Sore Pea Sized Lump After Lower Blepharoplasty

Lower Blepharoplasty 1 month ago On the third week my right eye started to feel sore and begin to swell There is a lump about the size of a pea and black and blue under it. Went to my surgeon said he did not know he then tried to drain with a syringe, noting came out. He gave antibiotics

Doctor Answers 3

Incisional lump following blepharoplasty

{{ voteCount >= 0 ? '+' + (voteCount + 1) : (voteCount + 1) }}

This appears to be a small localized infection along your incision.  Although uncommon it should respond nicely to warm soaks, drainage and antibiotics.  No one likes to experience problems after surgery however with time this should totally resolve.

Buffalo Plastic Surgeon
4.6 out of 5 stars 37 reviews

Possible eyelid infection

{{ voteCount >= 0 ? '+' + (voteCount + 1) : (voteCount + 1) }}

Eyelid infections are very unusual after routine eyelid surgery. The time line of this taking place 3 weeks after surgery also is atypical as by this time the area should be on its way to healing. But the raised, angry appearance is very suggestive of a small abscess.  The reason your surgeon was unable to draw anything with a syringe may have been that the contents have not yet formed into a fluid. Properly selected antibiotics and local warmth should help. if they do not, a small part of the incision may need to be opened to allow this process to empty and resolve.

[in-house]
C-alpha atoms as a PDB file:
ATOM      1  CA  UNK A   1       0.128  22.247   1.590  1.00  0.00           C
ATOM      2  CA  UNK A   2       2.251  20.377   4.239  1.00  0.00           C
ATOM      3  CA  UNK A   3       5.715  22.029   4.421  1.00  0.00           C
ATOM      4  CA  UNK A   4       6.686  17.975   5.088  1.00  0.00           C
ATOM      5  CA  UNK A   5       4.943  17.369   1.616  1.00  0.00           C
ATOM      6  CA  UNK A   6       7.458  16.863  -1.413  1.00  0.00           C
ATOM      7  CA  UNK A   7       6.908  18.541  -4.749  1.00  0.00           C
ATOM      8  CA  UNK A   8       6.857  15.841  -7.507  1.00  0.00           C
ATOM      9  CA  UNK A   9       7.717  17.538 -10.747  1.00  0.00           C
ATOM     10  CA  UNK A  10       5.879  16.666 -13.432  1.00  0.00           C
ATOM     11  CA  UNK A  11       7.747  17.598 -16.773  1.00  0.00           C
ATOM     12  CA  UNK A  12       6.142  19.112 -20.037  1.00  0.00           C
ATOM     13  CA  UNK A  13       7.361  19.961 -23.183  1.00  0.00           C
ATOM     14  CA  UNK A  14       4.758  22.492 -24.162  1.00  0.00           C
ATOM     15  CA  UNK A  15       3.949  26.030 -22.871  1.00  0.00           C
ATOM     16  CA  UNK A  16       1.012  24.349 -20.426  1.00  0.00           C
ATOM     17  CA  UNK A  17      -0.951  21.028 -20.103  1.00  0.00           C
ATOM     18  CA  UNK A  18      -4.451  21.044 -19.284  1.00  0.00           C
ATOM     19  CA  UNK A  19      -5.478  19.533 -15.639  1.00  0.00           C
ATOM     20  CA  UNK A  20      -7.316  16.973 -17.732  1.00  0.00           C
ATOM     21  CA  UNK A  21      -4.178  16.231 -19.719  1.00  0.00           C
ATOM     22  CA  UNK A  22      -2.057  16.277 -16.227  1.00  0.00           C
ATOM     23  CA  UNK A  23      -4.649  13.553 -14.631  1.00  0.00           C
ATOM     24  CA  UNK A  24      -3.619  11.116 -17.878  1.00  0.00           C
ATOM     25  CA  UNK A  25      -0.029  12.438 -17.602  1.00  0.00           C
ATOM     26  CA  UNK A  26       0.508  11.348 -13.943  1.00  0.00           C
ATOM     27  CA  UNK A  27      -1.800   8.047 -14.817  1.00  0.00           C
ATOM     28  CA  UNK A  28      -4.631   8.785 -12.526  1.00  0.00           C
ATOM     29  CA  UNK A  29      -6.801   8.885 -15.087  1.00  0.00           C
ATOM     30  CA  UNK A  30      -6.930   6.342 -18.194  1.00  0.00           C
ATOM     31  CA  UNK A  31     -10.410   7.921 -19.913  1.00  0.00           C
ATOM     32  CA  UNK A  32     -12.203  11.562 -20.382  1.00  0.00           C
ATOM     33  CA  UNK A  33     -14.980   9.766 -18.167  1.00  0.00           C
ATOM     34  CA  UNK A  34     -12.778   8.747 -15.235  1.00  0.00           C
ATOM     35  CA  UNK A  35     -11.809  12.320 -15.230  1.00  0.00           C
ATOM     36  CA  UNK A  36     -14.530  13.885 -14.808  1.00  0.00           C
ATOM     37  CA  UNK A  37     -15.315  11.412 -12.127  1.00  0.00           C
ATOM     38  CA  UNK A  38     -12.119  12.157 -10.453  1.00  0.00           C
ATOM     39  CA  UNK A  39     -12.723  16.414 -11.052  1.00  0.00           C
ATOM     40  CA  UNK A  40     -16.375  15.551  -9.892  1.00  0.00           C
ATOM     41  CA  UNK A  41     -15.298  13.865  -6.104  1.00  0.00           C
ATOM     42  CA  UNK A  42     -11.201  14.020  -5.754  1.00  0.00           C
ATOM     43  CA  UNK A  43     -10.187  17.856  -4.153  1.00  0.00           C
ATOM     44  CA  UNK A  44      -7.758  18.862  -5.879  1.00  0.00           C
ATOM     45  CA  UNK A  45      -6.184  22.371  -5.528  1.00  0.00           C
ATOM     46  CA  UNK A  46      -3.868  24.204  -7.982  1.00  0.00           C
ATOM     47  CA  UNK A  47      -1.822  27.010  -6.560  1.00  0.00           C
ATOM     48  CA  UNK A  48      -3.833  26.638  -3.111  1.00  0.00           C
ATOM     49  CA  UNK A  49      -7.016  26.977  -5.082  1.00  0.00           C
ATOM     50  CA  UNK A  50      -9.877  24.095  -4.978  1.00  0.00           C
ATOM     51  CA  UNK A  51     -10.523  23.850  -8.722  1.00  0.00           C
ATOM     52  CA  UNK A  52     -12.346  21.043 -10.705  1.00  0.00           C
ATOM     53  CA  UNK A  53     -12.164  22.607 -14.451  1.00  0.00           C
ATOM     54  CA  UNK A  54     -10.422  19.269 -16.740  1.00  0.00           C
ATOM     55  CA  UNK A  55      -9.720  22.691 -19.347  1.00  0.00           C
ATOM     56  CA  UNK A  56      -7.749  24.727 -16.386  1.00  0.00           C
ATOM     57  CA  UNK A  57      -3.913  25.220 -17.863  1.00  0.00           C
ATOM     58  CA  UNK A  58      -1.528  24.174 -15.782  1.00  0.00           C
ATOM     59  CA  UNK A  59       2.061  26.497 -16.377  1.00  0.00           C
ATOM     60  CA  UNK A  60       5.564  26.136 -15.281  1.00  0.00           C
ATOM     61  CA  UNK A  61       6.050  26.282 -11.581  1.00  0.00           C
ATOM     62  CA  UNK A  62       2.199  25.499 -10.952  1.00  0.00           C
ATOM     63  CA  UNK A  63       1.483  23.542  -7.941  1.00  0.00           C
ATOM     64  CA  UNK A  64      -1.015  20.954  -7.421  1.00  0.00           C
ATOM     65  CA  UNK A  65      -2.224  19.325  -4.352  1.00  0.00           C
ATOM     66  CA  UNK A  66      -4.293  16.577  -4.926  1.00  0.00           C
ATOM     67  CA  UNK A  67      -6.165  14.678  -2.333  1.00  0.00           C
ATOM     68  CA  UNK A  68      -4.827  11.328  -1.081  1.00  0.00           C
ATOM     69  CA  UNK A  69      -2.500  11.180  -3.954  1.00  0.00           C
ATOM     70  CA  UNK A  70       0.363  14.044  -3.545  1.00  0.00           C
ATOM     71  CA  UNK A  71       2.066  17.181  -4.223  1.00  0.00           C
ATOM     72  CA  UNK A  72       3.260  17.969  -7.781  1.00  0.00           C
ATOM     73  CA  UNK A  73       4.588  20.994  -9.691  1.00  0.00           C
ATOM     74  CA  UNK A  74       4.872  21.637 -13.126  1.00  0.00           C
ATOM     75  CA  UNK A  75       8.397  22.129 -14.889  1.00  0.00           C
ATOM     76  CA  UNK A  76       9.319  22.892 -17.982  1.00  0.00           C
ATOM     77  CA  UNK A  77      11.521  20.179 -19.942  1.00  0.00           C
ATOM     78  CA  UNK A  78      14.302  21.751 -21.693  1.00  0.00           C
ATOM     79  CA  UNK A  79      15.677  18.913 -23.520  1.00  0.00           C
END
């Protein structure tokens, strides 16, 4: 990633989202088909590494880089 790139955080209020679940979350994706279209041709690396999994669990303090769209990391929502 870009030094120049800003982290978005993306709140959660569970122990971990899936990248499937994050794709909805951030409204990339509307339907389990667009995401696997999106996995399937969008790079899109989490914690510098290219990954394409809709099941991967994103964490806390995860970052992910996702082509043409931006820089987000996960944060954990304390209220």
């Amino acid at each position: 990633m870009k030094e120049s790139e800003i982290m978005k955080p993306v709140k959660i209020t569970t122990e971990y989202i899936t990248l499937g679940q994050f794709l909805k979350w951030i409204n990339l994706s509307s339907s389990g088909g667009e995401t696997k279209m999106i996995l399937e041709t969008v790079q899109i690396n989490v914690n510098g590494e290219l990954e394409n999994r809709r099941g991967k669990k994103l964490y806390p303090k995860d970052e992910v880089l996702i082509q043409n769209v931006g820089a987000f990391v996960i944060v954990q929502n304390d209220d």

Peter A. Aldea, MD
Memphis Plastic Surgeon

Lower blepharoplasty

{{ voteCount >= 0 ? '+' + (voteCount + 1) : (voteCount + 1) }}

It is difficult to assess from the photo.  The differential is infection/abscess vs. granuloma/inflammation.  A full ocular/orbital/eyelid examination is necessary.

Dr T.

Mehryar (Ray) Taban, MD, FACS
Beverly Hills Oculoplastic Surgeon
4.9 out of 5 stars 91 reviews

These answers are for educational purposes and should not be relied upon as a substitute for medical advice you may receive from your physician. If you have a medical emergency, please call 911. These answers do not constitute or initiate a patient/doctor relationship.